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Coin Detail
Click here to see enlarged image.
ID:     80000154
Type:     Greek
City:     Bottieae
Issuer:     Bottiaei(?)
Date Ruled:     Circa 500-480 BC
Metal:     Silver
Denomination:     Stater
Struck / Cast:     struck
Date Struck:     BC Circa 500-480
Weight:     9.91 g
Obverse Description:     Bull standing right, head left towards calf suckling left below; pellet above
Reverse Description:     Quadripartite incuse square divided diagonally
Mint:     AMNG III/2, P. 134, 7 (Uncertain
Primary Reference:     HPM P. 139, 2
Reference2:     AMNG III/2, P. 134, 7 (Uncertain mint)
Reference3:     TraitÉ I 1290 (Korkyra)
Reference4:     SNG ANS 924-5; BMC -; cf. Rosen 158; Asyut -
Photograph Credit:     Classical Numismatic Group
Grade:     Good VF, lightly toned, slightly granular surfaces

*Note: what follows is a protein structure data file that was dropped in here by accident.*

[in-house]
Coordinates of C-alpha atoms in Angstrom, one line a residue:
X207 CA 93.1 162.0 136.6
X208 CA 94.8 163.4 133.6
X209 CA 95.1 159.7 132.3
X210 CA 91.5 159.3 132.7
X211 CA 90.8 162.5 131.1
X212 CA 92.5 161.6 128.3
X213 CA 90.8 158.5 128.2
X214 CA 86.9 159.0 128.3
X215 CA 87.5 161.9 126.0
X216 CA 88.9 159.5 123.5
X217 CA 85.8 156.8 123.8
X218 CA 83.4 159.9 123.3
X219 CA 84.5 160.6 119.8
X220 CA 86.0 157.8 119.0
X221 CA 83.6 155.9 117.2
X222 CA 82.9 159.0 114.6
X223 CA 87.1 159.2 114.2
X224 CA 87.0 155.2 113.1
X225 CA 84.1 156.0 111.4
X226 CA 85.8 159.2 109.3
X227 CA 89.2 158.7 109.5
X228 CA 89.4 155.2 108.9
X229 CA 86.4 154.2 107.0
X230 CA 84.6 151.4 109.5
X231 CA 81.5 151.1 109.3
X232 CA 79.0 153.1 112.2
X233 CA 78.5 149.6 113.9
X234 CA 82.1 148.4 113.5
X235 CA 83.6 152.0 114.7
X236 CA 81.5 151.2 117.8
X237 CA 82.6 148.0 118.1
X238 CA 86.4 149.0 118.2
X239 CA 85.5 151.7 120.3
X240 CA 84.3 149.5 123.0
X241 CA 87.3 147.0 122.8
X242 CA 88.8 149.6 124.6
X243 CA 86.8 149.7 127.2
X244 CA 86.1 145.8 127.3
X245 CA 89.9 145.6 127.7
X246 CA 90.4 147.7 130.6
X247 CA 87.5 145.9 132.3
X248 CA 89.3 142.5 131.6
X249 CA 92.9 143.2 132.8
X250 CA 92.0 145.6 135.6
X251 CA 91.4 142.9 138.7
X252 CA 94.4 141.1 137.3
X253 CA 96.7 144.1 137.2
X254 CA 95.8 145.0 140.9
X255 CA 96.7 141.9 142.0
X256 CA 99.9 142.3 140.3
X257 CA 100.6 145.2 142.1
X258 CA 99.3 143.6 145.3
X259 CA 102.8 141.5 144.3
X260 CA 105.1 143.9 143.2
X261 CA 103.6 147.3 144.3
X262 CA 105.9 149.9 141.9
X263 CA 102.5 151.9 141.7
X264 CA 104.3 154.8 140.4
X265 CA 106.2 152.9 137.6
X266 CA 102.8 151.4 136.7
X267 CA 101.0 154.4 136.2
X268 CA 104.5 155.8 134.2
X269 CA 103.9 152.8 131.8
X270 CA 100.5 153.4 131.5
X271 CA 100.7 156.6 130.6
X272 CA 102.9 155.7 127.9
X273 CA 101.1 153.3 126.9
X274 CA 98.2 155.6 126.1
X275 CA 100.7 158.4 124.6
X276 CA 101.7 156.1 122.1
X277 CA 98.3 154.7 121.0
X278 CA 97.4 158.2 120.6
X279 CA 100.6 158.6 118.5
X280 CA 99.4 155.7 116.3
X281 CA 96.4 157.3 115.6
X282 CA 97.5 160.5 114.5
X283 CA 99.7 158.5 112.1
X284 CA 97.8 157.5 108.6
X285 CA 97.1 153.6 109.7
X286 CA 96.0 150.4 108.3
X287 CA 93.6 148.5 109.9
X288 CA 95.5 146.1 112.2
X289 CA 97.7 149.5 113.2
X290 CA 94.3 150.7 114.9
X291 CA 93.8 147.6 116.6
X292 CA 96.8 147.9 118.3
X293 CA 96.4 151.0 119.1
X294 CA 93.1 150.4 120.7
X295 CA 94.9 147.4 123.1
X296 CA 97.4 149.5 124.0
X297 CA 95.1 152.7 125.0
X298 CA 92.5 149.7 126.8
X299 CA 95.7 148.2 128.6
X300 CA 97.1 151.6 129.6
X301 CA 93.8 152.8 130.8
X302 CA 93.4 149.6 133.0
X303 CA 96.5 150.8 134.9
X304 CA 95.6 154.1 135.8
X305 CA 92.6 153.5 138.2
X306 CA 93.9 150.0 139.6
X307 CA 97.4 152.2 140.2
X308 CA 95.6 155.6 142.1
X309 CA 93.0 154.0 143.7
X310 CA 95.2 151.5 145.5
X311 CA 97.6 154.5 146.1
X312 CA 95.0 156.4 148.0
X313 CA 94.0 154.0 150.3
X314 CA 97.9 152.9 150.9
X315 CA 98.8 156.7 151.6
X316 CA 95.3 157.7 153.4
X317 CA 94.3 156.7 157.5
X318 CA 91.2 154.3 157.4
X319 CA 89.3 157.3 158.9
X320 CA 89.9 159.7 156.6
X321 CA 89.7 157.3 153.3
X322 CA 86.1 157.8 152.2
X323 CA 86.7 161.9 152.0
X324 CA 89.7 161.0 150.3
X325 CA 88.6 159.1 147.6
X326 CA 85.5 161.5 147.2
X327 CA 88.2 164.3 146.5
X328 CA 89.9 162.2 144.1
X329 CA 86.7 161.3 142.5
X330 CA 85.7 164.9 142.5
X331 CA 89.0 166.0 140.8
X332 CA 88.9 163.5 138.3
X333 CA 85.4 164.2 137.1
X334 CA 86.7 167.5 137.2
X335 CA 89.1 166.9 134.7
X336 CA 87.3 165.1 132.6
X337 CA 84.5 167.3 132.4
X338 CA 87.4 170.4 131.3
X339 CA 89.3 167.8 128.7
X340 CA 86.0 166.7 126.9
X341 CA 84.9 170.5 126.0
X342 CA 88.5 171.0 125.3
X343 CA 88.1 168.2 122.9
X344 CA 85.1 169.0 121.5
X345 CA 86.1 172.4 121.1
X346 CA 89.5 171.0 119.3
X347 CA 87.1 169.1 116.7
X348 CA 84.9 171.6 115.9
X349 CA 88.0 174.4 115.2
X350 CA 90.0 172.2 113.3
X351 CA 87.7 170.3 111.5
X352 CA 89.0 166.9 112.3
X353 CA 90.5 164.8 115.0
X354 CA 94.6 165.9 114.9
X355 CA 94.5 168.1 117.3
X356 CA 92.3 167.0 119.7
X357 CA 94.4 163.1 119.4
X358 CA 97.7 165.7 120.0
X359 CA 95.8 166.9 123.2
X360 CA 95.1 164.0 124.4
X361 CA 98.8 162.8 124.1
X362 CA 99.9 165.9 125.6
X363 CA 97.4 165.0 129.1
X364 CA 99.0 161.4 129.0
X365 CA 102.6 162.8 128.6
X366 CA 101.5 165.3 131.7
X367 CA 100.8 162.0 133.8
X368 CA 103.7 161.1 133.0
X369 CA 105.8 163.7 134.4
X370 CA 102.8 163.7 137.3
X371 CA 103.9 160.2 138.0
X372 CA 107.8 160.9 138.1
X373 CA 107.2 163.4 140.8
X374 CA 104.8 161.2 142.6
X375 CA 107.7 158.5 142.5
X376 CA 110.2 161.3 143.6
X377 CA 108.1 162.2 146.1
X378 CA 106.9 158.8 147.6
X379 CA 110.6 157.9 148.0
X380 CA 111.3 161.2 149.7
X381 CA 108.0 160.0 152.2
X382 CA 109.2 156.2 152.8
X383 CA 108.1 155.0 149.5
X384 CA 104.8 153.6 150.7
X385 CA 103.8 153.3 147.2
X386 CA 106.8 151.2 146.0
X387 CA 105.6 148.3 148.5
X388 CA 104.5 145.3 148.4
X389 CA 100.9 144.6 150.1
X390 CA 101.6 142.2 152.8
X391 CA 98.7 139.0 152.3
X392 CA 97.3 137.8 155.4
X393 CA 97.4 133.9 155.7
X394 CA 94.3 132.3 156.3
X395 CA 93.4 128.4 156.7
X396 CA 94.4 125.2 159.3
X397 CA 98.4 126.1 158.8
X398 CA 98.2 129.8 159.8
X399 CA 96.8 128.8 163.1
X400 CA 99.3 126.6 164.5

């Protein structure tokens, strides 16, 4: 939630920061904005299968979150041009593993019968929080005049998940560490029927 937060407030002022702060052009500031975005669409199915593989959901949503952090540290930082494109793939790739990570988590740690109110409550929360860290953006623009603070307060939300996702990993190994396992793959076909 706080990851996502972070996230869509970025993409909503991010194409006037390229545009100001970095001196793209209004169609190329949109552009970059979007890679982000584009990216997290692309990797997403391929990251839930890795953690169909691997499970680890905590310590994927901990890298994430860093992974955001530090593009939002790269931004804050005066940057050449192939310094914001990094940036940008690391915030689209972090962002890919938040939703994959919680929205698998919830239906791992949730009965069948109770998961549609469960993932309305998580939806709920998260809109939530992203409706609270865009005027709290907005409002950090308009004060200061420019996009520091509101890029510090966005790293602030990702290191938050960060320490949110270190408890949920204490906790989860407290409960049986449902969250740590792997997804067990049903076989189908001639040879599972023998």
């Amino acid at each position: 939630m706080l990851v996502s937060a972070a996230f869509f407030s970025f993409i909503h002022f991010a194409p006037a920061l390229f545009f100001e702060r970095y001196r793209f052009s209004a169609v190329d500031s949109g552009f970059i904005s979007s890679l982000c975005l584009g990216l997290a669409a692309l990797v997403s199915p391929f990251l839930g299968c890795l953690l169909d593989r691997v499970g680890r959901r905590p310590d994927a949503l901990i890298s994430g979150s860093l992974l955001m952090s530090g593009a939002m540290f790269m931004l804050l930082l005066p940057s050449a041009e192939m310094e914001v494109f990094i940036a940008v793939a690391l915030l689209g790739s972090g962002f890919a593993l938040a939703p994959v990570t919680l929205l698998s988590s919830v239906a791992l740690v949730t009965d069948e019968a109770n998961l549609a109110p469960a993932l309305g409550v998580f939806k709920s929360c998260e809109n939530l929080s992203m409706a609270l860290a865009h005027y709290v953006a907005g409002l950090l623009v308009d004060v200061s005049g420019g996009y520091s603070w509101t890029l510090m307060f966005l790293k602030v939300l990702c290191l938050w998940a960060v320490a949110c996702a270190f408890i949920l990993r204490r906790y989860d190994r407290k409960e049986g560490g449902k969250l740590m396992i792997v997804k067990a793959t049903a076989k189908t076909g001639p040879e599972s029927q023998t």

Notes:     Sale: Triton XII, Lot: 154 Very rare. This charming agrarian type, the cow suckling a calf, has been variously attributed to different Macedonian cities and tribes. There appear to be four distinct groups of this coinage. All four have on their obverse a bull being suckled by a calf, with each standing either left or right. The first group has an obverse with 1-3 pellets above the bull and an ornamented thick ground line, and a reverse with a diagonally-divided incuse square (HPM pl. XVIII, 3-13 and SNG ANS 923-5). The second group has nothing above the bull on the obverse, and two reverse varieties, a perpendicularly divided incuse square (HPM pl. XVIII, 14-16 and Rosen 159) or a large rosette pattern within an incuse circle (HPM pl. XVIII, 17-19 and Rosen 160). Both of these reverse types are certainly from the same mint, as there is an obverse die link (HPM pl. XVIII, 14 and 17). The third group of this coinage has an EN inscribed above the bull and no ground line on the obverse, and a perpendicularly divided incuse square on the reverse (HPM pl. XVIII, 21-4). The fourth group has nothing above the bull and no ground line on the obverse, but has a radiate border. There are two reverse varieties to this group, one with a perpendicularly divided incuse square with two of its quarters further divided diagonally into fourths (HPM pl. XVIII, 20), and the other has the facing head of a gorgoneion (SNG ANS 69).From the time of Svoronos, group 1 has been given to the Bottiaei, but the reasoning is tenuous. Based on the incuse type, weight standard, and obverse iconography, Svoronos established that these coins must originate in the Chalkidian region. While this conclusion is corroborated by the limited number of finds of these coins, his attribution to the Bottiaei is simply based on the fact that it was the sole remaining location to which he had not assigned any other coins. As for the other groups (2-4), they have usually been attributed to either Aineia (HPM and ANS) or an uncertain mint in the Thraco-Macedonian region (Rosen). As an alternative, E.S.G. Robinson has suggested that the issues inscribed EN (group 3) belong to Ennea Hodoi, the later Amphipolis (cf. SNG Ashmolean 2264 = Kraay ACGC 560). Likewise, the presence of the gorgoneion on group 4 coins may indicate an issue of Neapolis. If Neapolis did issue coins of this type, it may also be responsible for the group 3 coins. It seems that there were two locations called Neapolis, one on the coast and one inland, and the legend EN could be read as "Interior Neapolis", with the E abbreviating some form of Greek ENDON. This theory would place the group 4 coinage at coastal Neapolis and the group 3 coinage at the inland city. At present, while an attribution of all these groups to the Chalkidian region is undisputed, an attribution to any specific tribe or city is uncertain.